- Hazing involves coercing, requiring, forcing or willfully tolerating any humiliating, unwelcome or dangerous activity that serves as a condition for joining a group or being socially accepted by a group’s members. It includes any act or conduct described as hazing under federal or state law. Activities that fit the definition of hazing are considered to be hazing regardless of an athlete’s willingness to cooperate or participate.
- Hazing does not include group or team activities that are meant to establish normative team behavior or promote team cohesion. Examples include: Allowing junior athletes to carry senior athletes’ equipment into the locker room after practice; Encouraging junior athletes to arrive early and set up training equipment; Giving senior athletes first preference in team assignments, responsibilities, accommodations, facilities or equipment.
- Harassment is a repeated pattern of physical and/or non-physical behavior intended to cause fear, humiliation or annoyance, offend or degrade, create a hostile environment; or reflect discriminatory bias in an attempt to establish dominance, superiority or power over an individual athlete or group based on gender, race, ethnicity, culture, religion, sexual orientation, gender expression or mental or physical disability. It includes any act or conduct described as harassment under federal or state law.
- Emotional misconduct involves a pattern of deliberate, non-contact behavior that has the potential to cause emotional or psychological harm to an athlete. Non-contact behavior includes verbal and physical acts, as well as actions that deny attention or support. It also includes any act or conduct (e.g., child abuse and child neglect) described as emotional abuse or misconduct under federal or state law.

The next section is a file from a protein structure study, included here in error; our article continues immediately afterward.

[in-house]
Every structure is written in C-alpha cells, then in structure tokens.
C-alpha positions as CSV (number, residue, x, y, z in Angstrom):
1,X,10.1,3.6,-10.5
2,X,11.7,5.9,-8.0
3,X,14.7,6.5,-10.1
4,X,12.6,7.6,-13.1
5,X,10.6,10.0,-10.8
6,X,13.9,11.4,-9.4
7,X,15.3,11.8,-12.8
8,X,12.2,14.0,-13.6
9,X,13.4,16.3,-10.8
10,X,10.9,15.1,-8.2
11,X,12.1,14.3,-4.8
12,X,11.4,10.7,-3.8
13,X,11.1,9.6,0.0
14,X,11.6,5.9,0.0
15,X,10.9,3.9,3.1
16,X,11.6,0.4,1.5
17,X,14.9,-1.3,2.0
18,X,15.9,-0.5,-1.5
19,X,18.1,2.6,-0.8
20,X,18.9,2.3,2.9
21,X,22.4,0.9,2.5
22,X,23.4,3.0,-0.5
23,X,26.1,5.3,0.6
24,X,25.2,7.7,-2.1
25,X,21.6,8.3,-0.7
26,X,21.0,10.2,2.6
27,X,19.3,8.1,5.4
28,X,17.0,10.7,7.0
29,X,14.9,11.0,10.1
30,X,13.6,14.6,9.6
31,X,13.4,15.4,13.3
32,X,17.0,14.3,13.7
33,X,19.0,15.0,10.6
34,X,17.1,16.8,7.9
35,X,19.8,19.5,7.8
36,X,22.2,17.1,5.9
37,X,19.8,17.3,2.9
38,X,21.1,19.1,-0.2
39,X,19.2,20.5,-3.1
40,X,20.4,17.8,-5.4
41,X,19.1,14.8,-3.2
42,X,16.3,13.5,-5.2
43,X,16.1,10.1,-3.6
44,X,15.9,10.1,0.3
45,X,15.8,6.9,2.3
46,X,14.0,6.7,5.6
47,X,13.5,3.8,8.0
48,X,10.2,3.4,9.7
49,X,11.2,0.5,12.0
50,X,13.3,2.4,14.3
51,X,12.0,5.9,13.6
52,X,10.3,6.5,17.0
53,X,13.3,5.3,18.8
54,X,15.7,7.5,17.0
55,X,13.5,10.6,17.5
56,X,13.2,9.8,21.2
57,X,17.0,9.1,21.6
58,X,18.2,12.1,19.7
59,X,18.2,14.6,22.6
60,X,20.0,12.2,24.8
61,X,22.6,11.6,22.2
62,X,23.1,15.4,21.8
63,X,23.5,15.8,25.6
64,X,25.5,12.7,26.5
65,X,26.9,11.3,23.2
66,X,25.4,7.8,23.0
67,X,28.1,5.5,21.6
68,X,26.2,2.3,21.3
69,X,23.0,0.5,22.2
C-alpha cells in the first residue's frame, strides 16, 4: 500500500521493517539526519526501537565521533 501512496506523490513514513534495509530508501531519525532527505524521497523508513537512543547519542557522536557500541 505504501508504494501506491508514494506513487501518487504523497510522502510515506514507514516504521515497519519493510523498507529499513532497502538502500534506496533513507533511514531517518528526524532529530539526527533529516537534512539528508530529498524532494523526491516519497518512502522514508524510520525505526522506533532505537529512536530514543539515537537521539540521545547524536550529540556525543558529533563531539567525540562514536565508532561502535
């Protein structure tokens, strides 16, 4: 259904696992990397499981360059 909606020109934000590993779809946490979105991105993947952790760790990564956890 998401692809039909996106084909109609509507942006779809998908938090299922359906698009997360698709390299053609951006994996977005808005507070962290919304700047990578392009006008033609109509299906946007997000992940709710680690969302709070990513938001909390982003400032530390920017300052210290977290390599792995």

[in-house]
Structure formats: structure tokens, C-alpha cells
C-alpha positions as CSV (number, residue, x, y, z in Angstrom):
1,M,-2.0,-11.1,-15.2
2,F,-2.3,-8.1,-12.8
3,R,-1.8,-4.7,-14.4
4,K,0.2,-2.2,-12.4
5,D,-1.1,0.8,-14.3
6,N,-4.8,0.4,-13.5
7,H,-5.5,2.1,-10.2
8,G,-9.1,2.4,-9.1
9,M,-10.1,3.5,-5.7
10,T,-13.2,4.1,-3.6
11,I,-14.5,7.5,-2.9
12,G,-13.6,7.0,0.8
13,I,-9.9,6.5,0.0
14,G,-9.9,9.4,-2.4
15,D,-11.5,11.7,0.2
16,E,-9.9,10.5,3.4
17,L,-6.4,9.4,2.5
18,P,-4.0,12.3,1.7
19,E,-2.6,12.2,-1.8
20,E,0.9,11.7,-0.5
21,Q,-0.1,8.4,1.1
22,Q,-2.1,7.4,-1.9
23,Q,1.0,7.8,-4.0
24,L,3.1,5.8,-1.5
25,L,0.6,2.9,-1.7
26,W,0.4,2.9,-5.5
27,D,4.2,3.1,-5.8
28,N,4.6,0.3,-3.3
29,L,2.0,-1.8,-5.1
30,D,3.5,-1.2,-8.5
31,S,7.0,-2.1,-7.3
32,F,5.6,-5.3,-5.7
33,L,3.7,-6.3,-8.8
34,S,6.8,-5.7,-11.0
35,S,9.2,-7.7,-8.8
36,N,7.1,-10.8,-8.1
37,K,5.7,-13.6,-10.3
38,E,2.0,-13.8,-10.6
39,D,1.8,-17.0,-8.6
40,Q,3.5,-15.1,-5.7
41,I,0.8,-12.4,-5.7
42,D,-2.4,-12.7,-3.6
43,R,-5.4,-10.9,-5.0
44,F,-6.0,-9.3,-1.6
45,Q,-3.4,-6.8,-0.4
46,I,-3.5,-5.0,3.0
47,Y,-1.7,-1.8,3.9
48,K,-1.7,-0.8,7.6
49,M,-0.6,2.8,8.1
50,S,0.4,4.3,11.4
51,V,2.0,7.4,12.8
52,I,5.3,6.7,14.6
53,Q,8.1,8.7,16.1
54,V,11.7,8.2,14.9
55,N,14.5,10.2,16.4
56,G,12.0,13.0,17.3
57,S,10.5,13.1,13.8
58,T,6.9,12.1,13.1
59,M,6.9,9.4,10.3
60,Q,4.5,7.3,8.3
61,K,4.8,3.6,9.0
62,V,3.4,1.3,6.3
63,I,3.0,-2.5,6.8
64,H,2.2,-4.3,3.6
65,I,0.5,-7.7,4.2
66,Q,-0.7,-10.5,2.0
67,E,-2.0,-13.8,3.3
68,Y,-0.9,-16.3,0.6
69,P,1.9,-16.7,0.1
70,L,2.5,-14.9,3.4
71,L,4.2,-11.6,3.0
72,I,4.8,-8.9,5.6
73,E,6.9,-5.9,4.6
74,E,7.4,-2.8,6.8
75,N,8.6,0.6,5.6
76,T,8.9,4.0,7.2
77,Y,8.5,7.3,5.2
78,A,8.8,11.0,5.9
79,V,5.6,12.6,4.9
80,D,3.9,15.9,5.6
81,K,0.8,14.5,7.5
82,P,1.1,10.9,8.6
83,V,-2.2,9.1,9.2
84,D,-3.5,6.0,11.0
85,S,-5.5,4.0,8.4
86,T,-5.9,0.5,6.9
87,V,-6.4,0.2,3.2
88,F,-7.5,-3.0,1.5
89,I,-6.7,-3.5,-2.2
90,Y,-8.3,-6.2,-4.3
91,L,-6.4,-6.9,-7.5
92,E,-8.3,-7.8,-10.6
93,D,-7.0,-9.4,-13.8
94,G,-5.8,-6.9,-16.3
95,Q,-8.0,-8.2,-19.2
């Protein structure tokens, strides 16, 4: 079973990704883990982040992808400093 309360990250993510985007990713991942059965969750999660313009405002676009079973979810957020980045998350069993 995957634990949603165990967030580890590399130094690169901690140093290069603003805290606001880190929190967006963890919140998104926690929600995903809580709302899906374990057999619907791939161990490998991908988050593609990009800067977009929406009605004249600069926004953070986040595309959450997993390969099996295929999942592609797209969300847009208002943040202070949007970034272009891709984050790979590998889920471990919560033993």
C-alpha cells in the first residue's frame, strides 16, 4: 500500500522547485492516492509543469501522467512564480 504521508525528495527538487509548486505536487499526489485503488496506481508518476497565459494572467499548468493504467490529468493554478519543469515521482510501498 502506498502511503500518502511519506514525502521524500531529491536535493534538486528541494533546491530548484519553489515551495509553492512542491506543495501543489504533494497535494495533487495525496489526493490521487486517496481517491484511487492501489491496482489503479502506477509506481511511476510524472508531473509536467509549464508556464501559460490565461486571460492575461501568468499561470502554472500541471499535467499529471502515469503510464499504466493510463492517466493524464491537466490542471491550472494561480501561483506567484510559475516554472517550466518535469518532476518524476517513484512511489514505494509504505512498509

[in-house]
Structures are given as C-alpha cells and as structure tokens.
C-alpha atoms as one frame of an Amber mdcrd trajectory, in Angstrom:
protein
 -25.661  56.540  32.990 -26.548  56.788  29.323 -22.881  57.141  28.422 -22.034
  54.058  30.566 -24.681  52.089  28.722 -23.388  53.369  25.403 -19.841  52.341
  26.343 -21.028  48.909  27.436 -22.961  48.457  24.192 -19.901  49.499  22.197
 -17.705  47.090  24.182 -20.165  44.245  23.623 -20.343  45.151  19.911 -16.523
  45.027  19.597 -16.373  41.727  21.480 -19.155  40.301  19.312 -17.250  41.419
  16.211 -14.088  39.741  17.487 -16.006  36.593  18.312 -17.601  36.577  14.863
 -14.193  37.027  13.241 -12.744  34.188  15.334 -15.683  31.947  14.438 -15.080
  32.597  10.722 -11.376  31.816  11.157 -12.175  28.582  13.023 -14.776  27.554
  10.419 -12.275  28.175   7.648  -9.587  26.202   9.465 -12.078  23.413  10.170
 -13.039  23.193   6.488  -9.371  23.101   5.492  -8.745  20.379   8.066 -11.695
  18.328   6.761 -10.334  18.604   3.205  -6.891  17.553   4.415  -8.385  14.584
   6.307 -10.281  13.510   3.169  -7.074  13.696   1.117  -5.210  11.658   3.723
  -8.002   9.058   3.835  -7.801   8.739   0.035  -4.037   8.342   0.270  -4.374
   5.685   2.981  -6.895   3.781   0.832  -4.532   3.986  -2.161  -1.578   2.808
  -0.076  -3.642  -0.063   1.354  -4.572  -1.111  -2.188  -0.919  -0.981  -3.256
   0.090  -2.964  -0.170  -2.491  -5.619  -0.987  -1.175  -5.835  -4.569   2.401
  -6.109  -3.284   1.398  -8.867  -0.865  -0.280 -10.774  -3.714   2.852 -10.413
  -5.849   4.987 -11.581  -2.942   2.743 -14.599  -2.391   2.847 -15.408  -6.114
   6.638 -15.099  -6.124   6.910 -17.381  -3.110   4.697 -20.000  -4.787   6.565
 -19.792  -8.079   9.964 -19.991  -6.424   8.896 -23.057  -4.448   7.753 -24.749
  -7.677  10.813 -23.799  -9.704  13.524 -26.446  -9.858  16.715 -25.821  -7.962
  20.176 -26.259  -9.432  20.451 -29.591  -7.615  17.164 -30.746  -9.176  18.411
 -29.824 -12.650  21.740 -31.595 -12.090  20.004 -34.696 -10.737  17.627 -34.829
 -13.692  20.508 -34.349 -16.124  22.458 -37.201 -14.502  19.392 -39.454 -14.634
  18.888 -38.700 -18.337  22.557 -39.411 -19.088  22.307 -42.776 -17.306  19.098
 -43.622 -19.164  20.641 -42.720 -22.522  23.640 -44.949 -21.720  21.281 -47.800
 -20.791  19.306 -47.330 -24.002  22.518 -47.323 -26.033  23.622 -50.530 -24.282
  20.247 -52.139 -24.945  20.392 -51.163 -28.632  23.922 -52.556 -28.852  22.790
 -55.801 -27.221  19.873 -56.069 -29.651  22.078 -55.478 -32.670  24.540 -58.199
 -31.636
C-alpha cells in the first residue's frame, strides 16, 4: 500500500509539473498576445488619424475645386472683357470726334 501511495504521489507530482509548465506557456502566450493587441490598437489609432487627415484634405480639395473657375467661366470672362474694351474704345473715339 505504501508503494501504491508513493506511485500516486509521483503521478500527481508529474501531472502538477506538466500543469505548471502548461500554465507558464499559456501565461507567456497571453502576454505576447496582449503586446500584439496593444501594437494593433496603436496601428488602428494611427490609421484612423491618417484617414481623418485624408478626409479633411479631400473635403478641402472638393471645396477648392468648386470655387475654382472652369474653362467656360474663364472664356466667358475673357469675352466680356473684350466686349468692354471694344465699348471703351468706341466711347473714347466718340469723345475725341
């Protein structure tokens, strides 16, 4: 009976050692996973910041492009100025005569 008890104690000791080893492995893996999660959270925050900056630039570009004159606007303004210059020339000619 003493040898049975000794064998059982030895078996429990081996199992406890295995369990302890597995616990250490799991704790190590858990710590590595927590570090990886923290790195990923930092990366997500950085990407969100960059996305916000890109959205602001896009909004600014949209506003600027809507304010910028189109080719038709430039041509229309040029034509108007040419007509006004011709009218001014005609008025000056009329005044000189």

- Emotional misconduct does not include professionally accepted coaching methods of skill enhancement, physical conditioning, team building, discipline or improving athletic performance.
- Physical misconduct involves contact or non-contact behavior that can cause physical harm to an athlete or other sport participants. It also includes any act or conduct described as physical abuse or misconduct under federal or state law (e.g., child abuse, child neglect and assault).
- Physical misconduct does not include professionally accepted coaching methods of skill enhancement, physical conditioning, team building, appropriate discipline or improving athlete performance.
- Sexual misconduct involves any touching or non-touching sexual interaction that is non-consensual or forced, coerced or manipulated, or perpetrated in an aggressive, harassing, exploitative or threatening manner. It also includes any sexual interaction between an athlete and an individual with evaluative, direct or indirect authority. Last, any act or conduct described as sexual abuse or misconduct under federal or state law (e.g., sexual abuse, sexual exploitation, rape) qualifies as sexual misconduct. An imbalance of power is always assumed between a coach and an athlete. Minors cannot consent to sexual activity with an adult; and all sexual interaction between an adult and a minor is strictly prohibited.
- Child maltreatment is the general term used to describe all forms of child abuse, including physical abuse, sexual abuse, neglect and emotional abuse.